School-based violence prevention interventions offer enormous potential to reduce children’s experience of violence perpetrated by teachers, but few have been rigorously evaluated globally and, to the best of our knowledge, none in humanitarian settings. We tested whether the EmpaTeach intervention could reduce physical violence from teachers to students in Nyarugusu Refugee Camp, Tanzania.
Methods and findings
We conducted a 2-arm cluster-randomised controlled trial with parallel assignment. A complete sample of all 27 primary and secondary schools in Nyarugusu Refugee Camp were approached and agreed to participate in the study. Eligible students and teachers participated in cross-sectional baseline, midline, and endline surveys in November/December 2018, May/June 2019, and January/February 2020, respectively.
Fourteen schools were randomly assigned to receive a violence prevention intervention targeted at teachers implemented in January–March 2019; 13 formed a wait-list control group. The EmpaTeach intervention used empathy-building exercises and group work to equip teachers with self-regulation, alternative discipline techniques, and classroom management strategies. Allocation was not concealed due to the nature of the intervention. The primary outcome was students’ self-reported experience of physical violence from teachers, assessed at midline using a modified version of the ISPCAN Child Abuse Screening Tool–Child Institutional.
Secondary outcomes included student reports of emotional violence, depressive symptoms, and school attendance. Analyses were by intention to treat, using generalised estimating equations adjusted for stratification factors. No schools left the study.
In total, 1,493 of the 1,866 (80%) randomly sampled students approached for participation took part in the baseline survey; at baseline 54.1% of students reported past-week physical violence from school staff. In total, 1,619 of 1,978 students (81.9%) took part in the midline survey, and 1,617 of 2,032 students (79.6%) participated at endline. Prevalence of past-week violence at midline was not statistically different in intervention (408 of 839 students, 48.6%) and control schools (412 of 777 students, 53.0%; risk ratio = 0.91, 95% CI 0.80 to 1.02, p = 0.106). No effect was detected on secondary outcomes.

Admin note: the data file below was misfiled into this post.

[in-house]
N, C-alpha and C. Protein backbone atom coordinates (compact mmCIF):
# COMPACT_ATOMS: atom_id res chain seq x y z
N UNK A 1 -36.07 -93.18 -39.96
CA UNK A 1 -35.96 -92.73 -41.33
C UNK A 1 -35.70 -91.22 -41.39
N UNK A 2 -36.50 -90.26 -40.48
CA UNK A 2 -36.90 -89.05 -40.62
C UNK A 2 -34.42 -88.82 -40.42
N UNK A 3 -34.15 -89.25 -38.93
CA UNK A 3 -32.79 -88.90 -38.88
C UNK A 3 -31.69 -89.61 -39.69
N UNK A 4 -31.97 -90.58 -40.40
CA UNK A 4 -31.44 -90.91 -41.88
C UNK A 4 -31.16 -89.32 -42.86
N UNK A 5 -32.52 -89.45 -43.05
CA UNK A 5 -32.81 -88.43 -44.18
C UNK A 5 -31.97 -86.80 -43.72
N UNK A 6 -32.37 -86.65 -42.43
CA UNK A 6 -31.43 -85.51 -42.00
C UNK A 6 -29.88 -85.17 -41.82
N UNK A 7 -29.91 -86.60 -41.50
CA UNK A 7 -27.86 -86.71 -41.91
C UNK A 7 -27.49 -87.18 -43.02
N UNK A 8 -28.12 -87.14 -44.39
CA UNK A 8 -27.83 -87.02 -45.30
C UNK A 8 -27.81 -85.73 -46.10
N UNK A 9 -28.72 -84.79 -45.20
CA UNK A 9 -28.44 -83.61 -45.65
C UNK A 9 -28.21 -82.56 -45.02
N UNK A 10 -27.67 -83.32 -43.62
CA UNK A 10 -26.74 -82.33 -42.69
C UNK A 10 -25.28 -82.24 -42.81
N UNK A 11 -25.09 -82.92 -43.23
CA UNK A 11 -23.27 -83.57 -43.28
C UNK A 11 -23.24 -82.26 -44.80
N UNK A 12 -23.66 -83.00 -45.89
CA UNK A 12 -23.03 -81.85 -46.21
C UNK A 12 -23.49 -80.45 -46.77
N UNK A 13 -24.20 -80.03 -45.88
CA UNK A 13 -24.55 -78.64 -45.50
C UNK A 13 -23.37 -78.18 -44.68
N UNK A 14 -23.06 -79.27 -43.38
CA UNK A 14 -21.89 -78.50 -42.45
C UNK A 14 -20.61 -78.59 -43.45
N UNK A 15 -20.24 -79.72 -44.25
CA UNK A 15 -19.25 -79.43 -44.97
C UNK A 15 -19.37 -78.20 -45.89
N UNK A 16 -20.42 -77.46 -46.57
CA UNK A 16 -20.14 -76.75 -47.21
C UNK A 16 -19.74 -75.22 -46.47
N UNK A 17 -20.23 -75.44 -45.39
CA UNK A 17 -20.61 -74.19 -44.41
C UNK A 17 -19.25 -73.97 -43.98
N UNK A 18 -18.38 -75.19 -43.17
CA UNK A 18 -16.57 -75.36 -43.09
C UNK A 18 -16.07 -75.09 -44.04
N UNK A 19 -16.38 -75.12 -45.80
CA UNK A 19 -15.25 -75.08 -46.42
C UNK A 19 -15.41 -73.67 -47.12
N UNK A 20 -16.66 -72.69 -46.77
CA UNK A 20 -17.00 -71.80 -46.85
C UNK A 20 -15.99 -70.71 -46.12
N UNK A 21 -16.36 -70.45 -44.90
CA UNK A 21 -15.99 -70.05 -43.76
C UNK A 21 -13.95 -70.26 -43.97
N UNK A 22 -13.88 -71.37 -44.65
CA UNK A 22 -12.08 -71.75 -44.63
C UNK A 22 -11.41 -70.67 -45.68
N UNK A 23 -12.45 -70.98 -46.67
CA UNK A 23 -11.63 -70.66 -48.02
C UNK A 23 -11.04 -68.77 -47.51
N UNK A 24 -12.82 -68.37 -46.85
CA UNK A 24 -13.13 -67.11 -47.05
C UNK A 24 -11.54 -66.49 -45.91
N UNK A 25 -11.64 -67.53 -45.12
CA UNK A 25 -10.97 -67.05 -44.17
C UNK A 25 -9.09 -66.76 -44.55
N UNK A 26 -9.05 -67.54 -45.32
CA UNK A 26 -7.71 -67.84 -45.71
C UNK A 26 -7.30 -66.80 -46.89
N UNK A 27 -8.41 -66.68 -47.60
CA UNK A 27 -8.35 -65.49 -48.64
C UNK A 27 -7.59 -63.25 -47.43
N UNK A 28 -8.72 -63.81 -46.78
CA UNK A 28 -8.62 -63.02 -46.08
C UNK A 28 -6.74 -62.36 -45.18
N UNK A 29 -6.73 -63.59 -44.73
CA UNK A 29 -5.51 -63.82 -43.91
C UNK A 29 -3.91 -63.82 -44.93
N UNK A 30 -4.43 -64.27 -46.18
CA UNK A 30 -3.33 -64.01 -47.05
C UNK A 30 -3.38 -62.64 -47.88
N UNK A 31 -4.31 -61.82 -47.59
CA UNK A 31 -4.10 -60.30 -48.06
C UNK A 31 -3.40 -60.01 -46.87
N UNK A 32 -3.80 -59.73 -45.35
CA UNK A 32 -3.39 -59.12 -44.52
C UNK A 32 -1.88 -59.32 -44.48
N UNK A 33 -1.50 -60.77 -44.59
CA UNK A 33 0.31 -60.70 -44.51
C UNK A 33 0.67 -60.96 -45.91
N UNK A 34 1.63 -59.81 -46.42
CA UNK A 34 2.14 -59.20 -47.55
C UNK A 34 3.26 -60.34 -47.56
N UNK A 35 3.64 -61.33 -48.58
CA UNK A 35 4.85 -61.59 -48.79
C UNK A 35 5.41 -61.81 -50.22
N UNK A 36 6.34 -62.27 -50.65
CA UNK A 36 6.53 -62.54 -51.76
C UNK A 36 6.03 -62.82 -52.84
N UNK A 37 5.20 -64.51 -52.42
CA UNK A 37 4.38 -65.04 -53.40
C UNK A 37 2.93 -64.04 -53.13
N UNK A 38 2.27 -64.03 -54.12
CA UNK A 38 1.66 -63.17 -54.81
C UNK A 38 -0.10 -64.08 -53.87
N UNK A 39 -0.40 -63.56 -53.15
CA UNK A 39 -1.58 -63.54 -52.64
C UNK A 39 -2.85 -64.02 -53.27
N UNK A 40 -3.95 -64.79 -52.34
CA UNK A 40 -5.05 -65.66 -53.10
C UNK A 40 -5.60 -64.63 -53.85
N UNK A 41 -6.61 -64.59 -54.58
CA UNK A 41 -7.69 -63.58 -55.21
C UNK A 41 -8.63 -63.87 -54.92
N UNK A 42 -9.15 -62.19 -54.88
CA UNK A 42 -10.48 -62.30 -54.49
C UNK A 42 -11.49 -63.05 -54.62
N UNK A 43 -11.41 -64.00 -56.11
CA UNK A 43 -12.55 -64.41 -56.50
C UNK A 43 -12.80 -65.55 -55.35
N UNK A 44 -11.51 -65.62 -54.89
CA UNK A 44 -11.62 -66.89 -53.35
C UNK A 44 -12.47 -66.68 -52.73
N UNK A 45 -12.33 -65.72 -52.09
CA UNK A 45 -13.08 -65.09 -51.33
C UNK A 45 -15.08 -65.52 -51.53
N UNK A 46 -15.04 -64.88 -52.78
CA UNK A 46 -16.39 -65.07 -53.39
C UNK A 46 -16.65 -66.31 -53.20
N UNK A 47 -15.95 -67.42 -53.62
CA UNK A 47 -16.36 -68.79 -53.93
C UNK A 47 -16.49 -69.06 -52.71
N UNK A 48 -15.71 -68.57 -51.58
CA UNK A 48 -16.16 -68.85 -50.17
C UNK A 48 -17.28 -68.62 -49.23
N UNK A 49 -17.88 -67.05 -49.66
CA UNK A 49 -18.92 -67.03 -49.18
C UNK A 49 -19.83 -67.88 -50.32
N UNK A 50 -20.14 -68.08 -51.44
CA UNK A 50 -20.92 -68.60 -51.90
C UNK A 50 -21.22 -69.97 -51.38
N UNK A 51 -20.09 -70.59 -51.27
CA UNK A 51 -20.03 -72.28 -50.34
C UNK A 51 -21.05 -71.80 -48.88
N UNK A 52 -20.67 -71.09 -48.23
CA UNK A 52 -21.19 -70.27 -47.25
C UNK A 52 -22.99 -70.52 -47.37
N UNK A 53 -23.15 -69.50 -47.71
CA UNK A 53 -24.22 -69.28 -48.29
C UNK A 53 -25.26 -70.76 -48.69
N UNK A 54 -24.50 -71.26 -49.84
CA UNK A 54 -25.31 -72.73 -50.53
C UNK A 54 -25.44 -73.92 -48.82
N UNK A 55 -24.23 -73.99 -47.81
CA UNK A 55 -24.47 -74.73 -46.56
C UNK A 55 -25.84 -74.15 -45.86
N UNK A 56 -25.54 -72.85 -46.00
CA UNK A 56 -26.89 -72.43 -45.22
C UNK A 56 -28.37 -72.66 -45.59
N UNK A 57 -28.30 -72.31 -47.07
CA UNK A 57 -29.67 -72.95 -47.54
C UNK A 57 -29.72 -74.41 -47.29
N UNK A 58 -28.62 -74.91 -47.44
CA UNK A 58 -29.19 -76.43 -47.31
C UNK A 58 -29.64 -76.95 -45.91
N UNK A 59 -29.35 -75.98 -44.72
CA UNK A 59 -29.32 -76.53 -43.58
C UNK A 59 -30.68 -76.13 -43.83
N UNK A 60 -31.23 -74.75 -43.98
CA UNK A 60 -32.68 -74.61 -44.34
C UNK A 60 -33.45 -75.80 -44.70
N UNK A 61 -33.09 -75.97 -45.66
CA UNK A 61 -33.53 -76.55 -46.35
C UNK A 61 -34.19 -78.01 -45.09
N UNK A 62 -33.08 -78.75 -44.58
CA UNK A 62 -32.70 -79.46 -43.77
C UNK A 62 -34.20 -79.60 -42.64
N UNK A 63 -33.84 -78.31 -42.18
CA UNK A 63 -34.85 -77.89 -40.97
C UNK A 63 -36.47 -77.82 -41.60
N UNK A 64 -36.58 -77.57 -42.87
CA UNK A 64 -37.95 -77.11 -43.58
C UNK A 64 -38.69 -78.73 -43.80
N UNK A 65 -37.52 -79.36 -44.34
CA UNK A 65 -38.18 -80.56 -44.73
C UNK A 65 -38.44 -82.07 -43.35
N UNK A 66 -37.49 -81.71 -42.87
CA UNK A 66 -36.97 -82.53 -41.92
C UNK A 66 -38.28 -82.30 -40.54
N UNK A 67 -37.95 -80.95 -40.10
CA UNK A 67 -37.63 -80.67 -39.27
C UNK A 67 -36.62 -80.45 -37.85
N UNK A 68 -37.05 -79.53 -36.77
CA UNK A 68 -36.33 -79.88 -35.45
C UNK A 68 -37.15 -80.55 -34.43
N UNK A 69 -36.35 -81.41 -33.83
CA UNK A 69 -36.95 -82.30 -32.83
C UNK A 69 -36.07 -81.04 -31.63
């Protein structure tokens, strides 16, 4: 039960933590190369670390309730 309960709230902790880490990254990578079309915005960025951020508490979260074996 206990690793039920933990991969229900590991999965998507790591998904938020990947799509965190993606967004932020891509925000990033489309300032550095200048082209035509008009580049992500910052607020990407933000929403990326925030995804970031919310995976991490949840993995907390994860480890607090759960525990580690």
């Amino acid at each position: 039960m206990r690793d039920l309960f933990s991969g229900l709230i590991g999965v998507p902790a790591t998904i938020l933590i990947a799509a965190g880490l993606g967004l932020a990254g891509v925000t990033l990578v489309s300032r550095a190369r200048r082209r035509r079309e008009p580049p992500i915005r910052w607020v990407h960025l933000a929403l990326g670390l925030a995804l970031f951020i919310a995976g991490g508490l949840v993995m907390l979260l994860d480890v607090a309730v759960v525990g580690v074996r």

A camp-wide educational policy change during intervention implementation resulted in 14.7% of teachers in the intervention arm receiving a compressed version of the intervention, but exploratory analyses showed no difference in our primary outcome by school-level adherence to the intervention. Main study limitations included the small number of schools in the camp, which limited statistical power to detect small differences between intervention and control groups. We also did not assess the test–retest reliability of our outcome measures, and interviewers were unmasked to intervention allocation.
There was no evidence that the EmpaTeach intervention effectively reduced physical violence from teachers towards primary or secondary school students in Nyarugusu Refugee Camp. Further research is needed to develop and test interventions to prevent teacher violence in humanitarian settings.